Pils Continental Pilsner by Fulton

Becca Dilley / Heavy Table

This story is a product of Heavy Table’s first Listening Session, underwritten and hosted by the Lakewinds Food Co-op. On May 23, we interviewed 15 local food artisans over the course of eight hours, with a goal of taking a snapshot of the vibrant Minnesota food scene.

These are the salad days of beer writing. Barely a week goes by without the release of something new and beguiling: High-end coffee beers! Barrel-aged sours! Cross-brewery collaborations! Beers infused with (insert local/seasonal/rare ingredient here)!

Local craft beers increasingly come out with a ready-made hook or handle to grip into: It’s super spicy! It’s hoppy beyond belief! It’s loaded with real blueberry flavor! It’s a re-creation of a (domestically) obscure German style! Some of these angles are gimmicks, some of them are delicious and brilliant, and some are unquestionably both. And many of them are routes for the brewer to boost the price (to, say, $12-$18 a 750 milliliter bottle) and compete head-to-head with wine in terms of depth of flavor and prestige.

Therefore it’s interesting and noteworthy when local craft brewers head in the other direction with their product — putting it out in cans, simplifying the flavor profiles, aiming for sessionability and accessibility without losing the “craft” balance and quality that they’ve become known for. Many local brewers with sophisticated barrel-aging programs have begun a simultaneous surge into the everyday thirst-quencher market, and Fulton has been right in the mix with the launch last year of its Standard Lager brand.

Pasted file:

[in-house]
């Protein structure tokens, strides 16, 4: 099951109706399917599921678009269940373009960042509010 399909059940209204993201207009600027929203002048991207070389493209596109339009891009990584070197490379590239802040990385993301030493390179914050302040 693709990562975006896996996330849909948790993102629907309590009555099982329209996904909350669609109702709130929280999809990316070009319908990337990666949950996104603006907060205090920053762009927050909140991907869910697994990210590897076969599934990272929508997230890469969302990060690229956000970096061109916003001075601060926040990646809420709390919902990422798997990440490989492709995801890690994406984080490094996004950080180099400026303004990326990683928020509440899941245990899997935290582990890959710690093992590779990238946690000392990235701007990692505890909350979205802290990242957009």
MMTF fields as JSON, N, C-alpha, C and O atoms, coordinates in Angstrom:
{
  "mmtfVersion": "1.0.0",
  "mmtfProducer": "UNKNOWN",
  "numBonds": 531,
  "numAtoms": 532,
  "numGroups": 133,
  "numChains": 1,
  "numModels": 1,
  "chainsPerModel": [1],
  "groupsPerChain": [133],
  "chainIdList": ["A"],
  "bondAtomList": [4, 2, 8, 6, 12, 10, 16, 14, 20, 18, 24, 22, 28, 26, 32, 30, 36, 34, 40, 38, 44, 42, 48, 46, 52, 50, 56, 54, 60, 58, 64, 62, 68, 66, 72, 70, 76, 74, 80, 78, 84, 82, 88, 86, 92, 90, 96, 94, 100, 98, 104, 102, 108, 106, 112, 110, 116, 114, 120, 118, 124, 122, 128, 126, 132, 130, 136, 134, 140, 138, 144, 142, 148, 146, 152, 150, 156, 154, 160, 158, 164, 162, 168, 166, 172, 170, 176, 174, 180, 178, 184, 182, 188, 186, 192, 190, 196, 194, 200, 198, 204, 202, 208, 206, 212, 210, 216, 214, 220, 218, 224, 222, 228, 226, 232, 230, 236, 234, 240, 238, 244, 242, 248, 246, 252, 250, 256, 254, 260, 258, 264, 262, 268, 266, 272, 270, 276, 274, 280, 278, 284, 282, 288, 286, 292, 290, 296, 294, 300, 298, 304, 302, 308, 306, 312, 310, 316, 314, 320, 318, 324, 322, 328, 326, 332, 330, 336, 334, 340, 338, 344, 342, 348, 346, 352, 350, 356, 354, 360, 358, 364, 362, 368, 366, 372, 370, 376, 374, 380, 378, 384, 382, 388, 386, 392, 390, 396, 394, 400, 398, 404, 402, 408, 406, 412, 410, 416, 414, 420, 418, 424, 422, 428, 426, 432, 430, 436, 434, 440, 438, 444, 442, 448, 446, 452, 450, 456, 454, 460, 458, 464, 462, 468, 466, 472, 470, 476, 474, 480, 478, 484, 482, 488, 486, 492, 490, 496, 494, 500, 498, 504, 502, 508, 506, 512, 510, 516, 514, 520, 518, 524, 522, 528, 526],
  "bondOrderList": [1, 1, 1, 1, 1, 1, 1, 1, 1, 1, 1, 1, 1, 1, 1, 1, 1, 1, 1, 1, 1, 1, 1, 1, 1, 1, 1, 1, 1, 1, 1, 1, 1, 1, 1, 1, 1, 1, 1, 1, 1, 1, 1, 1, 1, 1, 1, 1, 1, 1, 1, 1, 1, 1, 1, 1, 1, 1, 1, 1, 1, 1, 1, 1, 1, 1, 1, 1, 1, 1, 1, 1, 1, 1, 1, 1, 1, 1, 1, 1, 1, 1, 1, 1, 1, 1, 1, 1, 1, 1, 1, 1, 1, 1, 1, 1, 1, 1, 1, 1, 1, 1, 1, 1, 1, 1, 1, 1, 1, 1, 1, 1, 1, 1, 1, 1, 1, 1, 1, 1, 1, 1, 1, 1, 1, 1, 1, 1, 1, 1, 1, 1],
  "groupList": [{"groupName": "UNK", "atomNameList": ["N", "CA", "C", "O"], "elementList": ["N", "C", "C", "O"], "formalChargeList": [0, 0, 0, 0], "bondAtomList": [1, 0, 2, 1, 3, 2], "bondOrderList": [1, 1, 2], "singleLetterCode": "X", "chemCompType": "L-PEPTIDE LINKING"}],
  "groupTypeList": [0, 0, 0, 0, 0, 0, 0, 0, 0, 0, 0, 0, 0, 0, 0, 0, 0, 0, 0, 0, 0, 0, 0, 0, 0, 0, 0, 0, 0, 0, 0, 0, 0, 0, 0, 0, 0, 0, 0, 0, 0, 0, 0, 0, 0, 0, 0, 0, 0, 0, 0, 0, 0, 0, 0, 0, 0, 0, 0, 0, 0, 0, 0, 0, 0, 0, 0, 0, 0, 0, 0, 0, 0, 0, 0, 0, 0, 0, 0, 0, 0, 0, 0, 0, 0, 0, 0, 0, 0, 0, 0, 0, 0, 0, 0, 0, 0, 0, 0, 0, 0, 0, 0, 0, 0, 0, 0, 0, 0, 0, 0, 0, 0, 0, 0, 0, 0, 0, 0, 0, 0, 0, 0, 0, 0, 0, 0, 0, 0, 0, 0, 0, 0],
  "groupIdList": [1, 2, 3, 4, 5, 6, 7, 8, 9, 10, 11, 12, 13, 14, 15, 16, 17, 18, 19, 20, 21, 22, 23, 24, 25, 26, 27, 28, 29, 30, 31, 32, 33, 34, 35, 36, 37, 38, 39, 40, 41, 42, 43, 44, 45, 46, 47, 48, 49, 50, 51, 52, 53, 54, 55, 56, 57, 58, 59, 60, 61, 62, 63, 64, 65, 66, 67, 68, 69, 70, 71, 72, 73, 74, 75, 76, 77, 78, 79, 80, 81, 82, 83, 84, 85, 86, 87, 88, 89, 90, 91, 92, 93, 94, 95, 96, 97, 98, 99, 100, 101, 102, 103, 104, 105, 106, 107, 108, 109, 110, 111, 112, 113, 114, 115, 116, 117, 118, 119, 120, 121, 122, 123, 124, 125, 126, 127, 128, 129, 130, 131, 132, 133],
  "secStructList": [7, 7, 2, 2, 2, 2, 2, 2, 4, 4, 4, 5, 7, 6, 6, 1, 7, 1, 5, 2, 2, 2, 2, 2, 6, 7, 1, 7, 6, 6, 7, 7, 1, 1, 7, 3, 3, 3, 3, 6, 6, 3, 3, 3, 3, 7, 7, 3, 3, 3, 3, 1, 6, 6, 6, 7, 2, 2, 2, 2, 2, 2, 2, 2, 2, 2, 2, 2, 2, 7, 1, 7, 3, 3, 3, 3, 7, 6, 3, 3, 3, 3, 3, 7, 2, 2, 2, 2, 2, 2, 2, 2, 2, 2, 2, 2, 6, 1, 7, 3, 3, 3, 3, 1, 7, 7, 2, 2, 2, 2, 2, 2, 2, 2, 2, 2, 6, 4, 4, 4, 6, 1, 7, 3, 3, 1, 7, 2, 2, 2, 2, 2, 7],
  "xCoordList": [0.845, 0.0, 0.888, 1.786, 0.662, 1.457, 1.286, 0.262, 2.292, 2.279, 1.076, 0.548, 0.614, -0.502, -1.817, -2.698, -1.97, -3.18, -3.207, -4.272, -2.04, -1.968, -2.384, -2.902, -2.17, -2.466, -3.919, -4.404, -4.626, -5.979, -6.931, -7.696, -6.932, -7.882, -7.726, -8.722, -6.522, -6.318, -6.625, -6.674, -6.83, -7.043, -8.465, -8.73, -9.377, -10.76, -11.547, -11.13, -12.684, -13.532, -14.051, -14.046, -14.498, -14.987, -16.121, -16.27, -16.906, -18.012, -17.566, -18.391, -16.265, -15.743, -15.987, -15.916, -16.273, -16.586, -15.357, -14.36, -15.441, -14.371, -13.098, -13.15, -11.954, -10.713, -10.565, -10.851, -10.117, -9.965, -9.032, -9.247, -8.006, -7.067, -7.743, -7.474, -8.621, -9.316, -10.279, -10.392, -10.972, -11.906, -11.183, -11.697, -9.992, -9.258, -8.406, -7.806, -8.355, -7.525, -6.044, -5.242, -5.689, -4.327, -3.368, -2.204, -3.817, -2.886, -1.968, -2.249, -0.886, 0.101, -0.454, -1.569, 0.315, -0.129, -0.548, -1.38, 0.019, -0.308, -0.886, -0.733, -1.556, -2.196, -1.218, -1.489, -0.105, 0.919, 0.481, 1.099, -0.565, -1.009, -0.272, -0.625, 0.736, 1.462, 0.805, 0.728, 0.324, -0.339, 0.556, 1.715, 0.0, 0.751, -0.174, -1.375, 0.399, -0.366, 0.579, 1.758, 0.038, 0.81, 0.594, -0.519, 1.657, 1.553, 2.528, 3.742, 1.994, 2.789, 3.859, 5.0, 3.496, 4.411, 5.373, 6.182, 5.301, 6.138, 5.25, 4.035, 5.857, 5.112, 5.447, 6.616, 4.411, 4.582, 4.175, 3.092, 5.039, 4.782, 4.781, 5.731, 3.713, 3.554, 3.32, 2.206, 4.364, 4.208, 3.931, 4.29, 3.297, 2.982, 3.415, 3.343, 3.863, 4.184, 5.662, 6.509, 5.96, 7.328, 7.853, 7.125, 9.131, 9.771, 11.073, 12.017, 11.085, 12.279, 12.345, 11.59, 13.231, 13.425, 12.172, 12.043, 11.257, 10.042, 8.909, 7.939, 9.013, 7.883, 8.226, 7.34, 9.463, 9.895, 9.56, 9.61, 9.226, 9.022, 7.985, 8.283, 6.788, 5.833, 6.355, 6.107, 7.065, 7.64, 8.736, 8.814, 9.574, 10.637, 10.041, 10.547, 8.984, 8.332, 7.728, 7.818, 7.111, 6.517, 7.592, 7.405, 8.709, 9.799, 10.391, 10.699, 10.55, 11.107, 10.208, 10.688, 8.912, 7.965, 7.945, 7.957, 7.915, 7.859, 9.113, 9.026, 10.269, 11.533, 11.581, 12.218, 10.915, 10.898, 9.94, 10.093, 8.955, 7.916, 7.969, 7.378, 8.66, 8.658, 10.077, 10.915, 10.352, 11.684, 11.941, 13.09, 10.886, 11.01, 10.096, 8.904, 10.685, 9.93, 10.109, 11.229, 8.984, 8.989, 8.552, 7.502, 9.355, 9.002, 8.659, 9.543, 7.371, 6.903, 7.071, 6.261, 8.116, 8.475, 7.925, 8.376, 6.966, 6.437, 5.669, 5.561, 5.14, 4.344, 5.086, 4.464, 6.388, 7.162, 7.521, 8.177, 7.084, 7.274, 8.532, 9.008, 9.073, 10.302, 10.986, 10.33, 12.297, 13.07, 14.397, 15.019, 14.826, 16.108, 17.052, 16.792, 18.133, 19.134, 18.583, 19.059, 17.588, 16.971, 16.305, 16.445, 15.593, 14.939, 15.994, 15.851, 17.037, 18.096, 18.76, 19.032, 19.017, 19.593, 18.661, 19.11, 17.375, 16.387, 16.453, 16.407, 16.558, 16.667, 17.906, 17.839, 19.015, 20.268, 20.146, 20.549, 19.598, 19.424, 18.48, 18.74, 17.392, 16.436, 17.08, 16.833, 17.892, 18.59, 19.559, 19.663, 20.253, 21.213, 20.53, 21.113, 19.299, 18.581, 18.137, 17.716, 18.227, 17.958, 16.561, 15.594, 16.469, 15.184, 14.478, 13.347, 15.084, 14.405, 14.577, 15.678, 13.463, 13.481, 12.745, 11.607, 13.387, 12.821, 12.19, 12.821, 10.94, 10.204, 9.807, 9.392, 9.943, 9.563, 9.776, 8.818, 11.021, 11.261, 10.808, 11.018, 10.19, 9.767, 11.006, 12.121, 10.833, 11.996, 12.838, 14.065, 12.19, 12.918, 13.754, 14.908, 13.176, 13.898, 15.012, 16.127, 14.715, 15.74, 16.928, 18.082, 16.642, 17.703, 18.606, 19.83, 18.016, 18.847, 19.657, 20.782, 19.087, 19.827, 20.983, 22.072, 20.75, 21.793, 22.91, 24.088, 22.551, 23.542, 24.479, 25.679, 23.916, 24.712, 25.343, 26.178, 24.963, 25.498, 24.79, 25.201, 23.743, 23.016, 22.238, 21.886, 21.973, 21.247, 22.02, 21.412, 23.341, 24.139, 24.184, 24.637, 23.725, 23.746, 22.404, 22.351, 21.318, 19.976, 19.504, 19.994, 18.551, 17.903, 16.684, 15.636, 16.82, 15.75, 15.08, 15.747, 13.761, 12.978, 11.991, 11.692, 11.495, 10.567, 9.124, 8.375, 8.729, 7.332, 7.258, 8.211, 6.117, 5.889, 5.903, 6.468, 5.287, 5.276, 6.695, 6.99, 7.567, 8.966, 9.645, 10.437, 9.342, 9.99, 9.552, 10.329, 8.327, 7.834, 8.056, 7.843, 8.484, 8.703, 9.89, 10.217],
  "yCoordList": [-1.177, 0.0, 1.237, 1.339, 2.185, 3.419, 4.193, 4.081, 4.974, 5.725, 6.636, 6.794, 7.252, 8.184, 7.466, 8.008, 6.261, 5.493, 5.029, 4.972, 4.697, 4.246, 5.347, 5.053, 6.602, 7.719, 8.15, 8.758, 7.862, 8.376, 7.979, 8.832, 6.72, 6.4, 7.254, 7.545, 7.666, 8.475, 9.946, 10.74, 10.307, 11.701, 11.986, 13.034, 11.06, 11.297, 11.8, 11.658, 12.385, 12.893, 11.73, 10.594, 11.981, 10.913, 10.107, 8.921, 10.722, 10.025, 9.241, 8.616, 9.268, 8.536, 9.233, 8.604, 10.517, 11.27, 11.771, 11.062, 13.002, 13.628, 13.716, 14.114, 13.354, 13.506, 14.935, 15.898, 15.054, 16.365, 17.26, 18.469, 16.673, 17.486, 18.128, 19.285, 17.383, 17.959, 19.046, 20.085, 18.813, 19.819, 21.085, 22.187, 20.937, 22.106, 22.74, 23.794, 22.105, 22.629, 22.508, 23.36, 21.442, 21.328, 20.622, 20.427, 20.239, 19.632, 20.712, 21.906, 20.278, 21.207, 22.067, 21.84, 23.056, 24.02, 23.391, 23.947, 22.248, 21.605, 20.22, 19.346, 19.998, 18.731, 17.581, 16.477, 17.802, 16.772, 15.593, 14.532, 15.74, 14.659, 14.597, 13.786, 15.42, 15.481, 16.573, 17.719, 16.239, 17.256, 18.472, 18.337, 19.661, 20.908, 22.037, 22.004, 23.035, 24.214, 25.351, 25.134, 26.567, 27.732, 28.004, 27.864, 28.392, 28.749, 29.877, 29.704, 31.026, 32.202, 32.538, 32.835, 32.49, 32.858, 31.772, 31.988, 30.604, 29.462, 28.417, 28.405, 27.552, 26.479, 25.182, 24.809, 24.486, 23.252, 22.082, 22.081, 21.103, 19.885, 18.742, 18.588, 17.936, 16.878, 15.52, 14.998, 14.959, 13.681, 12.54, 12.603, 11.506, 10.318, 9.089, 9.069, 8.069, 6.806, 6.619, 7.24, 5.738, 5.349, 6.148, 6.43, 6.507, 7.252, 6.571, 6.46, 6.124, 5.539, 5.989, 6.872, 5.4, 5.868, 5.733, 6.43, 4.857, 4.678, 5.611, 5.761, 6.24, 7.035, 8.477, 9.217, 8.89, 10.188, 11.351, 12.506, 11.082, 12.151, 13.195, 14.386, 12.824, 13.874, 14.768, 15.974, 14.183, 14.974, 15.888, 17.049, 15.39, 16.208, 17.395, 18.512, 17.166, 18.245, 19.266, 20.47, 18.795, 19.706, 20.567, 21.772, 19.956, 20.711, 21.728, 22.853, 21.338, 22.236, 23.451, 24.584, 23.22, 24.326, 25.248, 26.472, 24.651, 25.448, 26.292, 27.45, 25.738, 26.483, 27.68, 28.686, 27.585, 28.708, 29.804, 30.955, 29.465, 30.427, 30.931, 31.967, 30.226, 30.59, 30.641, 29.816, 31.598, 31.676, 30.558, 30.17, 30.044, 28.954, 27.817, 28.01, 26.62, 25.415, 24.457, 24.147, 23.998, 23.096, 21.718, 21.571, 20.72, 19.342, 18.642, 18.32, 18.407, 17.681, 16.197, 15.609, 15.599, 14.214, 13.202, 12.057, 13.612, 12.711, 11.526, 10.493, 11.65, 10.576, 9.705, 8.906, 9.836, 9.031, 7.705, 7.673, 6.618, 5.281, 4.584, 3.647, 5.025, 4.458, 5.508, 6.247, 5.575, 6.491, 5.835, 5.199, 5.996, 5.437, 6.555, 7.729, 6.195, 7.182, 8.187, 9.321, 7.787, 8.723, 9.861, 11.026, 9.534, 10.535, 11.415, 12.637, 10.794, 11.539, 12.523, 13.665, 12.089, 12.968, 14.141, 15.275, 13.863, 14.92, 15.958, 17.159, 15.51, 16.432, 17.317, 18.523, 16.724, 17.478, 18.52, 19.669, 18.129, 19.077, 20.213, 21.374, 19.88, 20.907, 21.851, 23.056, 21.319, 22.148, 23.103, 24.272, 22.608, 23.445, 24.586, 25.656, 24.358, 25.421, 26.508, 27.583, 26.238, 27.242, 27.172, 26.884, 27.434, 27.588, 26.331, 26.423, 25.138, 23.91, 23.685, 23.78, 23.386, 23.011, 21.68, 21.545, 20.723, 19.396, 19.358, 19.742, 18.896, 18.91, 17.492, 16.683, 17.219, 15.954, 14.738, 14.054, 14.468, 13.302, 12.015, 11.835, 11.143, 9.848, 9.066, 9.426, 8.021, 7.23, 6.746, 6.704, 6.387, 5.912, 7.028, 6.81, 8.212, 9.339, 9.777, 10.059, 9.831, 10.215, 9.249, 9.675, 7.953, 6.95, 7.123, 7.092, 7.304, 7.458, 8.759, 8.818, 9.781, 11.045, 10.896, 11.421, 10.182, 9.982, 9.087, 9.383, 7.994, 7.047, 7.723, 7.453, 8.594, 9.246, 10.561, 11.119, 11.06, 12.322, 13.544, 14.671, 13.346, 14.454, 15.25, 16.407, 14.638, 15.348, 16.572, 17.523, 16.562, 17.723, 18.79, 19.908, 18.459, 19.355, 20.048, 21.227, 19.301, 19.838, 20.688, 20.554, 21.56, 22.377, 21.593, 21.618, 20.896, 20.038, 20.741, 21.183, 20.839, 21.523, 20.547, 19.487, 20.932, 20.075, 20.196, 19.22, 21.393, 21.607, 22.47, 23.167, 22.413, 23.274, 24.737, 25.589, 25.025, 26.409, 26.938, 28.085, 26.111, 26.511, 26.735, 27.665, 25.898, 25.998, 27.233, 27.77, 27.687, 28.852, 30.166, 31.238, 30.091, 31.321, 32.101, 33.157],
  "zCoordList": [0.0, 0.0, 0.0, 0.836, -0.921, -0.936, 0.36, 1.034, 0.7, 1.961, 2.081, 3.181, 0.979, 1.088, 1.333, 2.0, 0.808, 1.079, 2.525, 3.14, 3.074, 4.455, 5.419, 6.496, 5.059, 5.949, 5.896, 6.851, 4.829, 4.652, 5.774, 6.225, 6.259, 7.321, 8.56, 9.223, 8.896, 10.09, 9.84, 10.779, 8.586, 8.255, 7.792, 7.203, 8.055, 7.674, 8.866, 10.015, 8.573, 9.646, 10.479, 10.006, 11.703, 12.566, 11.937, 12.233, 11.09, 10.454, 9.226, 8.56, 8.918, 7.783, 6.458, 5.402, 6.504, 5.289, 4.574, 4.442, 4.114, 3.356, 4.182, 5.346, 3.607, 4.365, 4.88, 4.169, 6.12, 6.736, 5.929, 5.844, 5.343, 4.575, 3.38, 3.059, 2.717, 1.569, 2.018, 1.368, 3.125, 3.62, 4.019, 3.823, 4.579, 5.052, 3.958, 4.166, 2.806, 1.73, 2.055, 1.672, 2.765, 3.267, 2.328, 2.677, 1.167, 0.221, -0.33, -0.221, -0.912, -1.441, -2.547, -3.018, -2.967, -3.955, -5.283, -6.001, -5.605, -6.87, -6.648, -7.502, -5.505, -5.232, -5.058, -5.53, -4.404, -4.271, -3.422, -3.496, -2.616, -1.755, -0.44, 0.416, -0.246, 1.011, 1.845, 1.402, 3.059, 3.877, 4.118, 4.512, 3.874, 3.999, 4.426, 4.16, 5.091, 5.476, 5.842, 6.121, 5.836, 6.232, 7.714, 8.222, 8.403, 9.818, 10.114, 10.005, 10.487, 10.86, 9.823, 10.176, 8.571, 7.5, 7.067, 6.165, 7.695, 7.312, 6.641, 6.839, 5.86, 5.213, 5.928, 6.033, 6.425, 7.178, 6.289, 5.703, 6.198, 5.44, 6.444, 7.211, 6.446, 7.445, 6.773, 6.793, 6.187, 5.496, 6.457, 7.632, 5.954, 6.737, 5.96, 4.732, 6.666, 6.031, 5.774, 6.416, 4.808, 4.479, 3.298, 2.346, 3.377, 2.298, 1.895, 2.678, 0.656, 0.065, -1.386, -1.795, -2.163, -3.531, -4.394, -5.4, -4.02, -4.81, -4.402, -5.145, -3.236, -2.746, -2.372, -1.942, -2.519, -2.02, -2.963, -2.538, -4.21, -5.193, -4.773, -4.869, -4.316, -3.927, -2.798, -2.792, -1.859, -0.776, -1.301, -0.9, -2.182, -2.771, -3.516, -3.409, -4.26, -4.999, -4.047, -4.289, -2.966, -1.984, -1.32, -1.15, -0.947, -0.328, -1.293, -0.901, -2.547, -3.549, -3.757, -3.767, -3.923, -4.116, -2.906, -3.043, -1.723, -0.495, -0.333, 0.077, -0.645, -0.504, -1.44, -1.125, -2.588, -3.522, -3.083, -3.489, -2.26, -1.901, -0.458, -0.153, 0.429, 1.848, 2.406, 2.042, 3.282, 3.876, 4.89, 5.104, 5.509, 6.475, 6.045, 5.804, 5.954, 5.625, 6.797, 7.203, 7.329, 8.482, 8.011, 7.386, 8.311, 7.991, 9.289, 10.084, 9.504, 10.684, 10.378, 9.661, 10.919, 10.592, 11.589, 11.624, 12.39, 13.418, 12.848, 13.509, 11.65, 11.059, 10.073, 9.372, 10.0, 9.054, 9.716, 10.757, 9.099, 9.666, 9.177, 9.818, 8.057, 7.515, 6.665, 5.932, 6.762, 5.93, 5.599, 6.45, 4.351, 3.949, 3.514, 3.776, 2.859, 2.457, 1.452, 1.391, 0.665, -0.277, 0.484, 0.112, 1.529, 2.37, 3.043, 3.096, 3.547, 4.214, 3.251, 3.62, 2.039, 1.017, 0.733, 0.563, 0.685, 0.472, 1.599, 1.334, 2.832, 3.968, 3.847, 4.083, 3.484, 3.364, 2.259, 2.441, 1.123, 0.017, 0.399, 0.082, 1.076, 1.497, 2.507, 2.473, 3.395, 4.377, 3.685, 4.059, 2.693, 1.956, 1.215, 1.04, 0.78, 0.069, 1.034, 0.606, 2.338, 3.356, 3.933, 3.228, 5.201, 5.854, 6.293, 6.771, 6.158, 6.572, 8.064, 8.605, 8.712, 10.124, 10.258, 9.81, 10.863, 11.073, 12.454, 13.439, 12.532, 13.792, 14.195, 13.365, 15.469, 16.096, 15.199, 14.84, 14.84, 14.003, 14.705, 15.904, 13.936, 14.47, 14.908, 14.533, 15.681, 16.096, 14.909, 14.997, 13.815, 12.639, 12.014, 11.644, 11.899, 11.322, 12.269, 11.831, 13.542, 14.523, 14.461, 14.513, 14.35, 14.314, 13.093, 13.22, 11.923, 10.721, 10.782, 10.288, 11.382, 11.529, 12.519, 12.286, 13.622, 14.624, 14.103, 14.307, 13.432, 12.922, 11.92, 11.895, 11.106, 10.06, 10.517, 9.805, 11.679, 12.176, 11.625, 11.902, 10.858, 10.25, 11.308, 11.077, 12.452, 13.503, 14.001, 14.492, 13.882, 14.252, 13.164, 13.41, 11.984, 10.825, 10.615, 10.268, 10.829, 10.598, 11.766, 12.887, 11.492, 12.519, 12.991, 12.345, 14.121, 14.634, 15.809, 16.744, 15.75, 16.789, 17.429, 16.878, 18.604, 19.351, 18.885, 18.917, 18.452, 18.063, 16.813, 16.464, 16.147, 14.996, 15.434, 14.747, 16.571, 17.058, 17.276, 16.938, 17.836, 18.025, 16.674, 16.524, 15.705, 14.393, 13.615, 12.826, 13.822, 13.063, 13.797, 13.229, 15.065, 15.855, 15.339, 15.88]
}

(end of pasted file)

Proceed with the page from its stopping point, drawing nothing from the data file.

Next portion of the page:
Now Fulton is doubling down, with the addition of a no-frills Pilsner to its roster of perennial beers.

Becca Dilley / Heavy Table

“Everything we do at Fulton is to make sure we’re covering the basics and releasing a really quality, solid product before we branch out and do some of the crazier stuff,” says Fulton brewer Jeff Seidenstricker. “The Pilsner style is an extremely classic recipe. The vast majority of the malt is Pilsner malt, and the same thing with the hops. We stuck with the noble hops, the Saaz hops specifically, characteristic of the Pilsner style. And that’s it — just letting those ingredients shine.”

Pils is among the most balanced beers we’ve tried, with subtle, earthy noble hops and a malt backbone that offers depth of flavor, plus a bold, fruity, “hey, am I back in Milwaukee in the 1980s?” yeast bite that brings the package together. If there’s a platonic ideal of “beer,” this might be it. There’s no lavender nose, no palate-scorching astringent finish, no barnyard funk — just straight-up, balanced, refreshing brew. The impression of moderate sensibility that Pils imparts is supported by its numbers: 5.3 percent ABV, and 30 IBU, comfortably hanging out at the median for a contemporary craft-beer release.

“It’s very true to the style, as far as fermentation process and the yeast that we’re using,” says Seidenstricker.

If you’re looking for a break from overhopped booze-bombs, or if “classic and balanced” happens to be your thing, Pils represents.

Editor’s note, June 15, 2017: This story was edited to remove an inaccurate reference to esters.

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James Norton

James Norton is editor and co-founder of the Heavy Table. He is also the co-author of Lake Superior Flavors, the co-author of a book about Wisconsin’s master cheesemakers, and a regular on-air contributor to Minnesota Public Radio.

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